Is soundstage DEPTH a myth?

Ok, help me out fellas. Is it a myth or what?

I’m a good listener, I listen deep into the music, and I feel like I have good ears. But I can’t confirm that I can hear soundstage depth. I can hear 1 instrument is louder, but this doesn’t help me to tell if something is more forward or more behind. Even in real life and 2 people are talking, I can’t honestly say I know which one is in front.

The one behind will sound less loud, but is that all there is to soundstage depth? I think the answer I’m looking for has to do with something I read recently. Something about depth exist only in the center in most system, the good systems has depth all around the soundstage.


@mihorn it sounds like you must be listening to a boom box. Yes, depth is real. I can see it with my eyes open but much more so with my eyes closed. I am of the opinion that along with proper positioning of your speakers, the better your bass is the deeper you'll "see". Here's the reasoning and mind you, I'm not an expert; every frequency falls off as lower in frequency and those lower registers give us "visual" cues as to location. It goes all the way back in the evolutionary history where we had to identify possible threats at a distance by hearing and hone in on the direction it was coming from. Lower frequencies while not so much directional, travel farther giving us another auditory cue.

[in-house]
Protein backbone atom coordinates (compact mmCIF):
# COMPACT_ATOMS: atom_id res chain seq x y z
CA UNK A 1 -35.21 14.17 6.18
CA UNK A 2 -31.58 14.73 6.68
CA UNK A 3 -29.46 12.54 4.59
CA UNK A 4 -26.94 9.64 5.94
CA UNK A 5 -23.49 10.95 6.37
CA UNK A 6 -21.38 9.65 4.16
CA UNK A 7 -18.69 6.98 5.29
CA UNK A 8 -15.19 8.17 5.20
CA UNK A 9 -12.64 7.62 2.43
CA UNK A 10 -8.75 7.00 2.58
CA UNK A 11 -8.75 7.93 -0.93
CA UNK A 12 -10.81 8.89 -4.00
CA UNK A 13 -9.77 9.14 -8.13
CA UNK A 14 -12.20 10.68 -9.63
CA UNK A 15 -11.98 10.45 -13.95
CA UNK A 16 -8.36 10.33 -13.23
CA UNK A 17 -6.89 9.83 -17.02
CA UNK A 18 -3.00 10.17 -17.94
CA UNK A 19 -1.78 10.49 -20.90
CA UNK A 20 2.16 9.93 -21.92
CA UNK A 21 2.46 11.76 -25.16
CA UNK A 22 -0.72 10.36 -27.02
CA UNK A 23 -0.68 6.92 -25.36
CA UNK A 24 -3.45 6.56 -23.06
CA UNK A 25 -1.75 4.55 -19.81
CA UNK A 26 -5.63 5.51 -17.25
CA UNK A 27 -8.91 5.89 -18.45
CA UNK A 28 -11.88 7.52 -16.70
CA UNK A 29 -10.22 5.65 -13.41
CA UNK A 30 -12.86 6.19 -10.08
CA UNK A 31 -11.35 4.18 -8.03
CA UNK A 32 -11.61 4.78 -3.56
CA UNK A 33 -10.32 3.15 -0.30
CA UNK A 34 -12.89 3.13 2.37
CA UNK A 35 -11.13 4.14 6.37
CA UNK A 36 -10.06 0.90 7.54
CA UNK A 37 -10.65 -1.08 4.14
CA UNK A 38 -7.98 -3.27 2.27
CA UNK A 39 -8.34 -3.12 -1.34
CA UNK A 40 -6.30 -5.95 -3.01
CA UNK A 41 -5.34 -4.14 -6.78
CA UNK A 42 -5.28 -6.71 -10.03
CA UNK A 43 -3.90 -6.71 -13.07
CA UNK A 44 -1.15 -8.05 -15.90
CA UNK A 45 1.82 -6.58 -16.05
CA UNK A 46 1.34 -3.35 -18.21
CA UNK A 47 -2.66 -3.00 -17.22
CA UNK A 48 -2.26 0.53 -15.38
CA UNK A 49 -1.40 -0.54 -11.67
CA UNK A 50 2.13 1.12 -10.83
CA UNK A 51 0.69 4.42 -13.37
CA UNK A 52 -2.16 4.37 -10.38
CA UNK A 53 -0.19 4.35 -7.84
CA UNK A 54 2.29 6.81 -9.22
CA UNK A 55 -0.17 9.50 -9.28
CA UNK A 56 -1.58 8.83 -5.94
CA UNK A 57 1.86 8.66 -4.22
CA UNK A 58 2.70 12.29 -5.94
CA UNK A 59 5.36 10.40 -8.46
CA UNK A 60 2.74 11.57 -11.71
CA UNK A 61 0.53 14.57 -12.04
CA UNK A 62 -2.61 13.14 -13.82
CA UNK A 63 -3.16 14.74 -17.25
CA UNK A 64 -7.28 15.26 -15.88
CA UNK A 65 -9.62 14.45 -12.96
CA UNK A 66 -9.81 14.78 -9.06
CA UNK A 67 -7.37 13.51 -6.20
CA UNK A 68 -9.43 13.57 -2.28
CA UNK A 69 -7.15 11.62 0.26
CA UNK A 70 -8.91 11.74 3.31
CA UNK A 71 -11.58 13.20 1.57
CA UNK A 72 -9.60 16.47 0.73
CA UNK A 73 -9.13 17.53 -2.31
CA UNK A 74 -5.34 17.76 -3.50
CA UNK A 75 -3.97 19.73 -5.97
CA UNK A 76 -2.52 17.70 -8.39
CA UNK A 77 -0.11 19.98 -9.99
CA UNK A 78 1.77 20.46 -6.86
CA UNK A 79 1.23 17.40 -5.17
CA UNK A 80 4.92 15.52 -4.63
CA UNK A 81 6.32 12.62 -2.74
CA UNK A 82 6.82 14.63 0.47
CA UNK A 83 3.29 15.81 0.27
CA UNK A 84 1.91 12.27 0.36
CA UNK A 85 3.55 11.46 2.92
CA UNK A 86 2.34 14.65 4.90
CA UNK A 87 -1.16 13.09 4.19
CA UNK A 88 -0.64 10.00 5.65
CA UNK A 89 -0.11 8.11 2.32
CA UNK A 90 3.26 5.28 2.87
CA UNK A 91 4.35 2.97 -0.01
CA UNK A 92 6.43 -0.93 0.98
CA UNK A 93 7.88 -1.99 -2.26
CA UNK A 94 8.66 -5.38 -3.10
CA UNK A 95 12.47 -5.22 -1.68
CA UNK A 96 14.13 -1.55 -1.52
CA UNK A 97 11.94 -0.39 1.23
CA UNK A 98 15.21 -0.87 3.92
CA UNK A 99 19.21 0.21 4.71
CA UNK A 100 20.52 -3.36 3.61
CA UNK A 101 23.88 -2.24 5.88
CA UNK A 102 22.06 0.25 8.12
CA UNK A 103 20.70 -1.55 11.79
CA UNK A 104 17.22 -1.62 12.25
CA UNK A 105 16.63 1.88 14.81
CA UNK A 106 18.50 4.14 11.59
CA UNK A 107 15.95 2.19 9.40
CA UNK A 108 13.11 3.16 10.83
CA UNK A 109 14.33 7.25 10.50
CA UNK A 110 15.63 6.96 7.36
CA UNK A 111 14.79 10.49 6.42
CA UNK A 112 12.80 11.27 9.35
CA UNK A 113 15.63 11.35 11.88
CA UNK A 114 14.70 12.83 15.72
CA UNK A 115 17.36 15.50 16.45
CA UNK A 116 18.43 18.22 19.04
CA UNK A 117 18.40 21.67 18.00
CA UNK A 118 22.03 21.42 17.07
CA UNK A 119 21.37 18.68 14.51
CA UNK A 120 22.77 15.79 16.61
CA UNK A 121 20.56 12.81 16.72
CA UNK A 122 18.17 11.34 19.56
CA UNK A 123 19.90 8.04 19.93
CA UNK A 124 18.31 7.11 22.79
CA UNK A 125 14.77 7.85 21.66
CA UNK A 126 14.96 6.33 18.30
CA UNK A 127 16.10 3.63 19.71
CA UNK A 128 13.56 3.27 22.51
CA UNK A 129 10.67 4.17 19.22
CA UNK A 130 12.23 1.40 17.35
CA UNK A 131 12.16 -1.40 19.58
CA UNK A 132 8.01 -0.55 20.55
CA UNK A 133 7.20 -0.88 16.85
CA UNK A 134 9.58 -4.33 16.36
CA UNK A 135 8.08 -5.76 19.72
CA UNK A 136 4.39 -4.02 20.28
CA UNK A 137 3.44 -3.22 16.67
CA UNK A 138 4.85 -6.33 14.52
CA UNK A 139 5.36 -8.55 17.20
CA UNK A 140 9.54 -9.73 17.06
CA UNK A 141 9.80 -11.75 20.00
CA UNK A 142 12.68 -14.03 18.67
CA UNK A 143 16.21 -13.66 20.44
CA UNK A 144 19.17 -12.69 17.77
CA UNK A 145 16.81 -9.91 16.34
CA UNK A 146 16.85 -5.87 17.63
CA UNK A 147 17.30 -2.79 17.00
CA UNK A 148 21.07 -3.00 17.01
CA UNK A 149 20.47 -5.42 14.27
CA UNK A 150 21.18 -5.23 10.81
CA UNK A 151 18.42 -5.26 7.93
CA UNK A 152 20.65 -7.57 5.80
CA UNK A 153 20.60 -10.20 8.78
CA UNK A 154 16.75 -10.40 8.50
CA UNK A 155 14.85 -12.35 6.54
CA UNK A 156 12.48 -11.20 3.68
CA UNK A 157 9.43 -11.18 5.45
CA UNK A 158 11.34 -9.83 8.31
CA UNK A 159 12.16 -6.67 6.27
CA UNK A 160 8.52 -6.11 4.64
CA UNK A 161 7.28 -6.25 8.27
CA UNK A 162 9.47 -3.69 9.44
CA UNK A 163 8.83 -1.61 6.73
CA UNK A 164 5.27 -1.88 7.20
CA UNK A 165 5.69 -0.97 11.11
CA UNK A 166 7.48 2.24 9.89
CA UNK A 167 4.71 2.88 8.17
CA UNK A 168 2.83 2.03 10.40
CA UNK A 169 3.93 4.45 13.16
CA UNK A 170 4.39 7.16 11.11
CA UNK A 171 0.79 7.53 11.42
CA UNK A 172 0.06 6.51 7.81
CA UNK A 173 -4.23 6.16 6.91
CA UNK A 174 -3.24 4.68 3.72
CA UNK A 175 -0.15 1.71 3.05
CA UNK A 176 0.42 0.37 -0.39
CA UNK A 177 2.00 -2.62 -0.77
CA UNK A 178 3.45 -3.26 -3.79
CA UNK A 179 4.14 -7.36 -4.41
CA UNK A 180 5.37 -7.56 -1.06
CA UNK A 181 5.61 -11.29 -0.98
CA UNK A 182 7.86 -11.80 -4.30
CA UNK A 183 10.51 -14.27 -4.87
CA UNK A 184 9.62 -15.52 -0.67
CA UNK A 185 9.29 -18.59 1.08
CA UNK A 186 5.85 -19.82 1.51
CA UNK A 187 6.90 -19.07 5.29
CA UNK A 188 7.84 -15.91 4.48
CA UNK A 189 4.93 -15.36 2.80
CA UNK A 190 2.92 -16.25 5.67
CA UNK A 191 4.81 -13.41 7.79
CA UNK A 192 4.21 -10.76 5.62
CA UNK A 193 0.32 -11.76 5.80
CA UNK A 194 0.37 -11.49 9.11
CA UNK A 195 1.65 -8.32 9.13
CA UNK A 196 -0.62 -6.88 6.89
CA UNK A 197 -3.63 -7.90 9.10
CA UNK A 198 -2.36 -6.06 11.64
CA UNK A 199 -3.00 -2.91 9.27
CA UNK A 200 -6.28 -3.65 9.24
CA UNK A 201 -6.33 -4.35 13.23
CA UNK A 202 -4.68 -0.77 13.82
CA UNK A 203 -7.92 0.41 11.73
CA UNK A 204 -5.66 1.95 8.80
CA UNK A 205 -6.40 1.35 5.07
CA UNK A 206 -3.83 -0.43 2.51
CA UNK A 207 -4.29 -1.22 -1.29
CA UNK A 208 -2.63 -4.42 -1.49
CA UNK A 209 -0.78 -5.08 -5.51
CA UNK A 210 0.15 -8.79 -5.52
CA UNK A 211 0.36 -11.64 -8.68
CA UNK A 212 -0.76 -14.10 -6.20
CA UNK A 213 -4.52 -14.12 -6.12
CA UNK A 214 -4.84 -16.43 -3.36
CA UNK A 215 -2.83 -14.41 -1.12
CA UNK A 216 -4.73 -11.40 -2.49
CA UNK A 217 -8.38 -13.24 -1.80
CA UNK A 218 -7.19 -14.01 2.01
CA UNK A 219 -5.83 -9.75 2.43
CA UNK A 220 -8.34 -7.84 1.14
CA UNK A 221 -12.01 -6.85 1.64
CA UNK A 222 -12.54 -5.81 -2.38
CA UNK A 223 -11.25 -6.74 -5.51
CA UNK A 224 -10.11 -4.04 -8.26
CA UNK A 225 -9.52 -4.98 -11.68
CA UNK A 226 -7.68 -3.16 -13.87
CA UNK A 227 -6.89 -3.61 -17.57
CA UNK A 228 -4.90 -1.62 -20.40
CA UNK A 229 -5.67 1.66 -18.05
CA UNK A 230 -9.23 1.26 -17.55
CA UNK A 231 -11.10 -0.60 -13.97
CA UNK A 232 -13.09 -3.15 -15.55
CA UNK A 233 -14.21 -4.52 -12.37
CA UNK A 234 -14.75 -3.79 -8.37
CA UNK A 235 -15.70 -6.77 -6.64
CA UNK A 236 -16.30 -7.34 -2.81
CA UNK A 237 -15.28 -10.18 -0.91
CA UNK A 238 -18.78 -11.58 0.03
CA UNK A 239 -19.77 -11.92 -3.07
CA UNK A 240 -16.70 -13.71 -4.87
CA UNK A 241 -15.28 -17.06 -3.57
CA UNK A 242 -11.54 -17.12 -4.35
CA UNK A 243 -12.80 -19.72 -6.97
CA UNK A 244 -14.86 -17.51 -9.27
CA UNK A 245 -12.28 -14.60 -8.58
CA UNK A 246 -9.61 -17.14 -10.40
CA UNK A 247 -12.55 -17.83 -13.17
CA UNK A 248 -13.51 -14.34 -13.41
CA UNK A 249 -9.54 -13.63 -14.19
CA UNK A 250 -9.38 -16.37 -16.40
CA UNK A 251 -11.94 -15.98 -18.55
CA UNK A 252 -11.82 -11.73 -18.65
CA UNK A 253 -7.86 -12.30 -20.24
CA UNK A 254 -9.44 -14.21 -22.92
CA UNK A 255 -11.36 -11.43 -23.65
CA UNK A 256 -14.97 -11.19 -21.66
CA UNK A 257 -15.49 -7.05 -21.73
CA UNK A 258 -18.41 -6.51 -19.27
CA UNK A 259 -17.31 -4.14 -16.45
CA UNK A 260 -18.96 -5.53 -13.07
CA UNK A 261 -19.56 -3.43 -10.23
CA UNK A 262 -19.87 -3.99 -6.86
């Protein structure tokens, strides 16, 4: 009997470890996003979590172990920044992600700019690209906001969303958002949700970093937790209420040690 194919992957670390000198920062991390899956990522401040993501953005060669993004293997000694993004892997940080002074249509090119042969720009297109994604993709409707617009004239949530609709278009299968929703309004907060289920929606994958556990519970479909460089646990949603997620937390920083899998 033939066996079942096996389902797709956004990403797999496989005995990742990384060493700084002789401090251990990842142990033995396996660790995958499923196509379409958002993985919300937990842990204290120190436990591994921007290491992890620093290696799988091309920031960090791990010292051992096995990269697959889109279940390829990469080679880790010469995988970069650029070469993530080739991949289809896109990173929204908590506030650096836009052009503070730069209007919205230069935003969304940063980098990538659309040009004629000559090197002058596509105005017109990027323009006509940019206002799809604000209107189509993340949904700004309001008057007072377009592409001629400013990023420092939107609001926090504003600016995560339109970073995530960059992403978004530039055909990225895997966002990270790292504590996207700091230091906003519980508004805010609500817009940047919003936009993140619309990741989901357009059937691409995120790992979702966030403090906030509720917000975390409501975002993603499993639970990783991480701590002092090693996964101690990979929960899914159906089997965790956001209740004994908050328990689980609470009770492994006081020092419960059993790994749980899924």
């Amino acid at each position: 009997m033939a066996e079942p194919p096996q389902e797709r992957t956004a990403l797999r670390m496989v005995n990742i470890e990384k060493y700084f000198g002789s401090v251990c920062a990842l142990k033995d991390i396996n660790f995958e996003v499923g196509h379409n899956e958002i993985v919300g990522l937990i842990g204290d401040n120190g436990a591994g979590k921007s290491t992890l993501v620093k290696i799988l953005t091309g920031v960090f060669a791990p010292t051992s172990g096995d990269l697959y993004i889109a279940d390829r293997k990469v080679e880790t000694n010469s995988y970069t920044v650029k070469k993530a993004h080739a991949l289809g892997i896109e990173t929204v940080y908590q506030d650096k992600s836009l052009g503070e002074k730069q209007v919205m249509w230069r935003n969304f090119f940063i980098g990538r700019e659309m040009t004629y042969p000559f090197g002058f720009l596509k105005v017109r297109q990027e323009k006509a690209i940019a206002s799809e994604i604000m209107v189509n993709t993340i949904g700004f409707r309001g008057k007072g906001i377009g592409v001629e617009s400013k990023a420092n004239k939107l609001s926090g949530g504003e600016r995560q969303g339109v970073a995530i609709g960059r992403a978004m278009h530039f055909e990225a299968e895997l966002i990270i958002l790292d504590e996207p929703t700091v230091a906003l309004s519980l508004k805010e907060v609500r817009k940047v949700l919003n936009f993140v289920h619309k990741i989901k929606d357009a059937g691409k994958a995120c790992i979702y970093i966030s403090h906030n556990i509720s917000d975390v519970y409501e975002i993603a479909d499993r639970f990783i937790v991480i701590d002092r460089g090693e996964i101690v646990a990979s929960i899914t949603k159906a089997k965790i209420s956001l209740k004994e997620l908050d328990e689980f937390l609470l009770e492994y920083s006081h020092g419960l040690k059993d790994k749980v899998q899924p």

it really depends on your setup in order to reproduce a good soundstage you need high resolution components a good source and the system should be well optomized room acoustics placement good clean power and your recording quality of course matters 


dave and Troy

audio intellect nj

Not a myth. Depends on the acoustic, the recording, and the ability of the system.


Good post.

I'd like to also add that the way modern recordings are made, ie assembled together rather than the capturing of a musical event in real time, is not going to help create any convincing impression of soundstage depth either.